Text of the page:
Building Tip: Don't try to install your Spars, Leading Edge stock , Sheeting, etc. to fit exactly, rather let them run proud off the edges. It is much easier sand them all at one time after the wing is completed.

Last edited by VincentJ; 08-01-2018 at 12:45 PM.
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Old 08-02-2018, 03:24 AM
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Top and bottom sheeting installed.




It came out straight!




First of many shear webs cut and fit into place. Because the spars are offset to each other the webs cannot be glued to their sides which would have been easier.


Woke up rather early this morning so I decided to head down to my workshop and glue on the upper and lower trailing edge sheeting. 1/16" x 1-716" x 27" sheet stock was used, how's that for a weird size...nonetheless I got the job done.

Before the sheeting can be placed over the leading edge, the 1/8" thickness shear webbing (or as the plans call it "compression sheets" ) needs to be fitted and installed. I'm not happy with what was supplied in the kit, they don't fit tight enough for my liking, besides my OCD tells me NO WAY!!! So, I have to custom cut and fit each shear web for each bay, gonna take me awhile...
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Old 08-02-2018, 06:33 AM
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Default Northeast Aerodynamics Train Aire 20


Hi Vj, Here is a photo of my new Fuse for my trainair 20 that Eddie Taylor of Action Hobbies Laserworks cut out for me. I crashed a few months ago and . He re engineered it. I need to get this finished but its on the back burner for awhile. I have to many projects going on right now.

Michael Johnston
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Old 08-02-2018, 07:32 AM
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Good to see someone is back at it, even if it's for someone else. Vince doesn't fool around so this is going to be another short build, think I'll stick around for it.

I notice someone don't sand the burnt wood from the fuse former's, sure you want to do that. Makes a bad glue joint.

Leroy

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Old 08-02-2018, 08:18 AM
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Good looking airplane. I have really come to believe that separate aileron servos is the way to go.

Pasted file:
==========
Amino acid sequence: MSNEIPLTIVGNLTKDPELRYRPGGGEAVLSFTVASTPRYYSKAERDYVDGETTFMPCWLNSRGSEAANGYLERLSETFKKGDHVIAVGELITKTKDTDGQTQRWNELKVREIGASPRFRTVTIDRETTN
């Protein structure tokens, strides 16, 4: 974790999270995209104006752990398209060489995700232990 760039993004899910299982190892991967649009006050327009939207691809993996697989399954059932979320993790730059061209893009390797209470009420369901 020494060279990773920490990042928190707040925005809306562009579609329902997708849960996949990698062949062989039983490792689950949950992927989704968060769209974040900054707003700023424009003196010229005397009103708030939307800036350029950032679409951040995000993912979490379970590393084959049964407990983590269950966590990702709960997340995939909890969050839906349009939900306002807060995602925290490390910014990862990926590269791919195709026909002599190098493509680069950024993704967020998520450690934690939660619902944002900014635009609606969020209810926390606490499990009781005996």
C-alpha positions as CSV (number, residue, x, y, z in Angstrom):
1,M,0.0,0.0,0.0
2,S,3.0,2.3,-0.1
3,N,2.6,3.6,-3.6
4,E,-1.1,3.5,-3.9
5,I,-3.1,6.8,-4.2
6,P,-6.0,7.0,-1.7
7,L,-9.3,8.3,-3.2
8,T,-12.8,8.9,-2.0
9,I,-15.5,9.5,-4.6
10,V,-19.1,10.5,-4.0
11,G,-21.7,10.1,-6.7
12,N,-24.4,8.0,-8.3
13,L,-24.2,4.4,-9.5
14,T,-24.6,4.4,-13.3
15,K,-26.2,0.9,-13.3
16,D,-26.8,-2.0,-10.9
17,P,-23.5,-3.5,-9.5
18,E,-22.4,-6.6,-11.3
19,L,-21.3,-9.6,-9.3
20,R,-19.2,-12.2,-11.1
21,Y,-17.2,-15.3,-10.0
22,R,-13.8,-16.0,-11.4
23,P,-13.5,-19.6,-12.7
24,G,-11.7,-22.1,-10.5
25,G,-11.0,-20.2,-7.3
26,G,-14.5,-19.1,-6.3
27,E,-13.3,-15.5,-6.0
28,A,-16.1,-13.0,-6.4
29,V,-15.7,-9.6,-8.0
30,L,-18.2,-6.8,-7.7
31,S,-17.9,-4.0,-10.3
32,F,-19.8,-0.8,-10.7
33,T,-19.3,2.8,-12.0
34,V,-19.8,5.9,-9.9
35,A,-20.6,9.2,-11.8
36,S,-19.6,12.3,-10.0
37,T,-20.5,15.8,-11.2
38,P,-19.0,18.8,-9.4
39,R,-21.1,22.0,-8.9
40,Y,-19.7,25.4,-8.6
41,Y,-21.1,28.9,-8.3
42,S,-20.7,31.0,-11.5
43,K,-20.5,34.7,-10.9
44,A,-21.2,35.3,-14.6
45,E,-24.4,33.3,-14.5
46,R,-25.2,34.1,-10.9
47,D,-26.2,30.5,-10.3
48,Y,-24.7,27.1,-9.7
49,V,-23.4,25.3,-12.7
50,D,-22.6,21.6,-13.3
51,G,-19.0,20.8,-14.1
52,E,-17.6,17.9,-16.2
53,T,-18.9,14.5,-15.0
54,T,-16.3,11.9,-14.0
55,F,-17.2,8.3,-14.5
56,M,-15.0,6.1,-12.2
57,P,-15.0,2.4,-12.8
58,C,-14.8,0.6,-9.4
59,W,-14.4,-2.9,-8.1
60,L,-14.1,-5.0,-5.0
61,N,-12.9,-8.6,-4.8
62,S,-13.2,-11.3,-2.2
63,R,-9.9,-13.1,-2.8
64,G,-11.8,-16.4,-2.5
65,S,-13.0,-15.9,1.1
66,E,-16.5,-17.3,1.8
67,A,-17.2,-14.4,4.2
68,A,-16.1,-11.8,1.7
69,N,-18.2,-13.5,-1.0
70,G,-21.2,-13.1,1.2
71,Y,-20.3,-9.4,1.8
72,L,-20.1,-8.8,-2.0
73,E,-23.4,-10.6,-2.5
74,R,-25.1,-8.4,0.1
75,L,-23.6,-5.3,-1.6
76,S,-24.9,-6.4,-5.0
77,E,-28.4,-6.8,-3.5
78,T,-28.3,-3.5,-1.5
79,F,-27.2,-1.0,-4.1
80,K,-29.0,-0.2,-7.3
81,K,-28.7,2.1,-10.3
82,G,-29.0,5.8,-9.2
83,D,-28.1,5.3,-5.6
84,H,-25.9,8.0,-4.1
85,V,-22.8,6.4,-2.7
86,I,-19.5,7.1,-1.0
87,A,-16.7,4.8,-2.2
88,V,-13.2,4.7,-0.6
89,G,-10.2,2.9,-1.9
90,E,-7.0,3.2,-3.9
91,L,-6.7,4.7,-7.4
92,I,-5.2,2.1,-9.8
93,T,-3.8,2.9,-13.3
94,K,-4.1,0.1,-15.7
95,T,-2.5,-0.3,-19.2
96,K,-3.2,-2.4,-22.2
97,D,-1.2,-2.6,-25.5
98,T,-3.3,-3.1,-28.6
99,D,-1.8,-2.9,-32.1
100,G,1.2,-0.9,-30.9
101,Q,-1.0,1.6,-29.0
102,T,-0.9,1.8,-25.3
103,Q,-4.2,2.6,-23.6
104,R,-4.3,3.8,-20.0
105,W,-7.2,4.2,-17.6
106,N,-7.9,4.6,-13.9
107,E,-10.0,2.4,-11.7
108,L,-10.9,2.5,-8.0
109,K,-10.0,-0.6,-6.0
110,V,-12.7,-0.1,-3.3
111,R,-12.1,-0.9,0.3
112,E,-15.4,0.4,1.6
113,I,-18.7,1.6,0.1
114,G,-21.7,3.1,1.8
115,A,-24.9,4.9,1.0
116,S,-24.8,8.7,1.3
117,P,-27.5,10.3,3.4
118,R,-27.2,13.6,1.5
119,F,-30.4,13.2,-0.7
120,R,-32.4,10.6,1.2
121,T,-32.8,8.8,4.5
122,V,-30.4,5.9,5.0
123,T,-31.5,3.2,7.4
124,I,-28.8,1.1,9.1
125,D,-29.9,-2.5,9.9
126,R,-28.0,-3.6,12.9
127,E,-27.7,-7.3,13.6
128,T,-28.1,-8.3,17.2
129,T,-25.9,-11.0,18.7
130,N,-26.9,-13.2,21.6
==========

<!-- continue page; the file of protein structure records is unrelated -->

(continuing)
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Old 08-02-2018, 10:04 AM
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Originally Posted by mkjohnston View Post

Hi Vj, Here is a photo of my new Fuse for my trainair 20 that Eddie Taylor of Action Hobbies Laserworks cut out for me. I crashed a few months ago and . He re engineered it. I need to get this finished but its on the back burner for awhile. I have to many projects going on right now.

Michael Johnston
Looks like you have a good start Mike, get working on it when you can. Maybe this thread will give you some motivation. Thanks for posting!
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Old 08-02-2018, 10:07 AM
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Well, hello Leroy! Thrilled and honored that you will be joining us, your vast building experience will keep me on my toes!
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Old 08-02-2018, 10:10 AM
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Originally Posted by mgnostic View Post
Good looking airplane. I have really come to believe that separate aileron servos is the way to go.
Welcome Matt! I agree, a central servo to actuate both ailerons is an antiquated method these days. I like to use two channels on my radio for my ailerons while many others use a "Y" connector and utilize only one channel. By using two channels, both ailerons can be fine tuned to their respective position on the wing(s).
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Old 08-02-2018, 10:25 AM
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Got all the shear webs in place (back view).




Here's what they look like from the other side.




While not called for in the plans, I added some triangle stock for additional bracing/support on the ribs that support the landing gear mount.


Well after some considerable time cutting and fitting those compression sheets (shear webs), I got them all to fit pretty well. I added (epoxied) a small 1/8" plywood support to the back of leading edge that will give the wing alignment dowel the support that it needs. Sorry I forgot to photograph that. Soon as the epoxy sets-up I'll be able to sheet the rest of the wing as outlined on the plans.

Building Tip: While it may seem obvious, strive to get all of your wood joints as tight as they can be. Loose/ill fitting joints will fail over time. By taking the time to get your joints tight, less glue will be used and of course you will not only have a stronger plane, but you will have one that weighs less...